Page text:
Imitation and Action in “The Glass Menagerie”
In “ The Glass Menagerie,” Tennessee Williams creates tragically characters the Wingfields, who display an importance of family, endless use of past in presence, and passion of get away from reality. In the play, we witness weakness in the character’s that cannot accept life as is, while heading to a false sense of realism. The entire story is explained through Toms narration. Thereby, explaining his mother Amanda is stuck in the past of men giving her ultimate attention, his sister Laura living a life of shyness and obsessed with her glass ornaments, and of Tom’s desire to leave his trapped life for adventure. Misery is widely shown of all the characters in the play.
The story leads to a plot, which is the tragedy Laura faces with Jim learning he has a girlfriend, although they share a romantic experience together. This tragedy meets Aristotle’s requirements in poetics by a build-up of happiness to only a tragic letdown of the great significance of relevancy towards the misery of the characters. Artistotle’s requirement of a plot consisting of a certain magnitude correlated to what is going on in the play—Laura’s tragic let down with Jim is the proper requirement of such.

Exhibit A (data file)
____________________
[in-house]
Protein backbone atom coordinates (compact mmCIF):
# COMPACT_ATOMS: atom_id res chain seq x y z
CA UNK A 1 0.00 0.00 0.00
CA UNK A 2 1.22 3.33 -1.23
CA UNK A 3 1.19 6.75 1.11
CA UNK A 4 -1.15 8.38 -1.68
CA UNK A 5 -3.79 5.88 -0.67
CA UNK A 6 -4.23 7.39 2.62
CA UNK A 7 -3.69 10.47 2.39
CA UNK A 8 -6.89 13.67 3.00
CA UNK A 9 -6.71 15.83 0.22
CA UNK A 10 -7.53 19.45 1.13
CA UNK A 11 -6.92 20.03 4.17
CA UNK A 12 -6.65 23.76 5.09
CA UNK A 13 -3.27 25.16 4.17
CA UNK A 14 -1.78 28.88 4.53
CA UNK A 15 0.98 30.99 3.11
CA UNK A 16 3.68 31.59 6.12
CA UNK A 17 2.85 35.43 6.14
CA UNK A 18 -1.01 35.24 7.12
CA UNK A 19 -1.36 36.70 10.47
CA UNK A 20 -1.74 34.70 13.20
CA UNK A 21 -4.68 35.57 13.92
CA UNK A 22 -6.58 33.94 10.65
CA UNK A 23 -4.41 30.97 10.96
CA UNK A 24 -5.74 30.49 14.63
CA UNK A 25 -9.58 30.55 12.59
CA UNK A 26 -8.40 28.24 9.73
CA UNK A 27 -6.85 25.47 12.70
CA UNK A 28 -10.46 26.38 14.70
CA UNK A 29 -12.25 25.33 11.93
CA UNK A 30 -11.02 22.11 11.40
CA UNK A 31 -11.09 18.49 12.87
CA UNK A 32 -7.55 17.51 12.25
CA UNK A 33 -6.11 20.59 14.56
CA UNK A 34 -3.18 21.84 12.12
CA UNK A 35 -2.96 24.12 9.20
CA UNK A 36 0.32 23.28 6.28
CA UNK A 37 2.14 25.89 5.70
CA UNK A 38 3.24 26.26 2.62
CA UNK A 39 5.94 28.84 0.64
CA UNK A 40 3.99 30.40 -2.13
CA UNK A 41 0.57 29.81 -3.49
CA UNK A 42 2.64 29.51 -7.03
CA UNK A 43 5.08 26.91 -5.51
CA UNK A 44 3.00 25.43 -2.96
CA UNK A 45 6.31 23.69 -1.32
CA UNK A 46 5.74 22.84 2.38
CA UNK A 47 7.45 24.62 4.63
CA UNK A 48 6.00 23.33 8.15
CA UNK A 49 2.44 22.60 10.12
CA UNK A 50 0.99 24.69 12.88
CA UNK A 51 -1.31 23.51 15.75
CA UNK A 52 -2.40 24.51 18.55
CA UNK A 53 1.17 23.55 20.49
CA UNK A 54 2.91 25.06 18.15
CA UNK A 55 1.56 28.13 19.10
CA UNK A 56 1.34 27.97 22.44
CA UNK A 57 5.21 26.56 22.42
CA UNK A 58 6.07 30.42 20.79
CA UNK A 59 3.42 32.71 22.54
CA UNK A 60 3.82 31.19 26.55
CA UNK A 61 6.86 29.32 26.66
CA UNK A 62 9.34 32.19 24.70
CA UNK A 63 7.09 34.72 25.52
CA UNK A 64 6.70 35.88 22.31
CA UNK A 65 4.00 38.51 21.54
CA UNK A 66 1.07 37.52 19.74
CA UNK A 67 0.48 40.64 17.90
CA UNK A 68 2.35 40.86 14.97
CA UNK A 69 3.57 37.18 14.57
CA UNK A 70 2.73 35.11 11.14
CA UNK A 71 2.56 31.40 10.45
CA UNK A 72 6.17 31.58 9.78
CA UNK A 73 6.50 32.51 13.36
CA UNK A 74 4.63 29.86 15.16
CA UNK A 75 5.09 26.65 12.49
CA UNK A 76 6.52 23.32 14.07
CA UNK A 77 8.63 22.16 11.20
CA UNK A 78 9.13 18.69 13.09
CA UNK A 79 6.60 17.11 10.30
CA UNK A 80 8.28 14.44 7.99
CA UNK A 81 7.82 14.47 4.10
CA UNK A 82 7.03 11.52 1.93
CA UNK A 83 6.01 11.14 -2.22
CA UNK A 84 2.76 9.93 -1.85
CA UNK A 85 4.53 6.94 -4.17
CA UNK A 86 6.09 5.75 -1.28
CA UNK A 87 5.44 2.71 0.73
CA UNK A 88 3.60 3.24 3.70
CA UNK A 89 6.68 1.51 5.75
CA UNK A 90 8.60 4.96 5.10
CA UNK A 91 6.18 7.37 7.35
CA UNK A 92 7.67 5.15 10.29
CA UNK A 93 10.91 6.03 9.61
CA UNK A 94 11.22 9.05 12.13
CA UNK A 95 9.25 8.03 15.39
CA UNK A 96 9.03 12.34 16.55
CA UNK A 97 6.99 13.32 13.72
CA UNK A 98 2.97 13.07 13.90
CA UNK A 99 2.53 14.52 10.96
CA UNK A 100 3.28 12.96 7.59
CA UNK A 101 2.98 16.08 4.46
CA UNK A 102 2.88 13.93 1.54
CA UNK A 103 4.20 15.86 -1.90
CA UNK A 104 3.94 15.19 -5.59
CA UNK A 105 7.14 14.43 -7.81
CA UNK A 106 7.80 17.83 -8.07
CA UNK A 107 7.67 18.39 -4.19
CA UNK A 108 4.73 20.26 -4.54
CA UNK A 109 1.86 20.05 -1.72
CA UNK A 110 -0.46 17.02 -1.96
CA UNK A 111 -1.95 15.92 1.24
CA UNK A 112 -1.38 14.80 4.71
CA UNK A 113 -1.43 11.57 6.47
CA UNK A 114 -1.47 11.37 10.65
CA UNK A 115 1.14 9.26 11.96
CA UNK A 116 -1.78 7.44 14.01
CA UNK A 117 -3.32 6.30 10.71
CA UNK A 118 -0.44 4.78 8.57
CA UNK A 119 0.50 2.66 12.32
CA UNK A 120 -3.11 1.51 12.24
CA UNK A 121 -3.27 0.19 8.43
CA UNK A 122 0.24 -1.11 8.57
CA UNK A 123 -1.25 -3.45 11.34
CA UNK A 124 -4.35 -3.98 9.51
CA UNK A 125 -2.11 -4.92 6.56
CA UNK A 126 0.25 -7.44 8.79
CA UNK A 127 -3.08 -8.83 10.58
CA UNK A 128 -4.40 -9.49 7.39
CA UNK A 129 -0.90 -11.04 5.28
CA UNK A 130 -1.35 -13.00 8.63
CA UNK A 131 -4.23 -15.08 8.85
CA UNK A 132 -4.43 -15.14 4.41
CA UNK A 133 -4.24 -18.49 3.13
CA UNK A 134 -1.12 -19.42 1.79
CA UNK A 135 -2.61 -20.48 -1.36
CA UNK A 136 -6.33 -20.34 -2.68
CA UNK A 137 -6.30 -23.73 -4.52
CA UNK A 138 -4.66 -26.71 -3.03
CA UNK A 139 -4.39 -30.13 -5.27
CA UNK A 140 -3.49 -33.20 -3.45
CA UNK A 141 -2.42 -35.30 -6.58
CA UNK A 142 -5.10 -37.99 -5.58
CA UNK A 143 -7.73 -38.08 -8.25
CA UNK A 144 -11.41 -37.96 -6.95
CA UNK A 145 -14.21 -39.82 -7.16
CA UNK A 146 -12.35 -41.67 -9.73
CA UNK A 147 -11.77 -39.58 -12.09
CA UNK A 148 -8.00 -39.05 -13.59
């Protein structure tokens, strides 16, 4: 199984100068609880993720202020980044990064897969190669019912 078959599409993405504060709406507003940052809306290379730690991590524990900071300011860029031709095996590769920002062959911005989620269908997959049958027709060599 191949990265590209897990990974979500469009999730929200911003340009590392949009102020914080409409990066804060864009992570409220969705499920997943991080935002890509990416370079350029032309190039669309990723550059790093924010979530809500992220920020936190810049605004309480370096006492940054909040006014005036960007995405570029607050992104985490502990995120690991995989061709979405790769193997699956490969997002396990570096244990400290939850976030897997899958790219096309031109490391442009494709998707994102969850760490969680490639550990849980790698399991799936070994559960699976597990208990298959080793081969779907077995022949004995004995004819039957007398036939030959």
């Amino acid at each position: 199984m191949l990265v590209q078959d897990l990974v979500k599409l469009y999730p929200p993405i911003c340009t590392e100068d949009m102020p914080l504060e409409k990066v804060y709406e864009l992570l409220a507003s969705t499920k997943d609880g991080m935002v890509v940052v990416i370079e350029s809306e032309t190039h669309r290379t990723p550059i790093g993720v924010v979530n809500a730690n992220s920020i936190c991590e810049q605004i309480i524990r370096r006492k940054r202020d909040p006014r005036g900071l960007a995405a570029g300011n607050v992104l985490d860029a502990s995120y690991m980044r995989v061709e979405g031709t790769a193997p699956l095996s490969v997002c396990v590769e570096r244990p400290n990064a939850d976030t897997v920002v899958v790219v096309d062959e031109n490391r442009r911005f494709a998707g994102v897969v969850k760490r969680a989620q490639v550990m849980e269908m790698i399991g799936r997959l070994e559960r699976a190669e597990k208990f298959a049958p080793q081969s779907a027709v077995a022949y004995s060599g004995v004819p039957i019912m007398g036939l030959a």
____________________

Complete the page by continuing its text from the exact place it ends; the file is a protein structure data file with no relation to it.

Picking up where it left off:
How it works
The story represents Laura as a shy, introverted girl who is obsessed with her glass ornaments. . Both the mother and Tom want to help Laura find a mate—mostly her mother. Jim is invited over to dinner by Laura who is extremely shy. “Laura sits up nervously as Jim enters. She can hardly speak from the almost intolerable strain of being alone with a stranger (Williams, 1944).”” During the dinner, a build-up occurs where both Jim and Laura open up to each other.
Jim addresses Laura’s self-esteem while Laura talks about her glass ornaments. “”You know what I judge to be the trouble with you? Inferiority complex! Know what that is? That’s what they call it when someone low-rates himself. I understand because I had it, too (Williams, 1944).”” Jim connects with Laura. From this point on, Larua and Jim start to have a romantic connection. Laura and Jim dance. Jim accidentally knocks over one of Laura’s glass figurines. However, Laura is upset. This opens up the opportunity for Jim to kiss Laura—the happiest point in the play also, the plot of the play a tragedy follows. After Jim kisses laura he explains he has a girlfriend.
The plot is the advancement of happiness Laura goes through with Jim, entirely different than the misery she felt before, but then a tragic situation occurs leaving Laura still in the same position as before. The plot in the final analysis, is Aristotle’s requirements in poetics is a build-up of happiness to only a tragic letdown of great significance.
The story leads to a plot, which is the tragedy Laura faces with Jim learning he has a girlfriend, although they share a romantic experience together. Before the plot, the story was saturated with misery, but this changed in the climax when Jim and Laura are together. But then reaches the plot of a tragic let down when Laura finds out Jim has a girlfriend. Following Aristotle’s requirements, the plot of the play is an acceptance to Aristotle tragedy in the correct manner.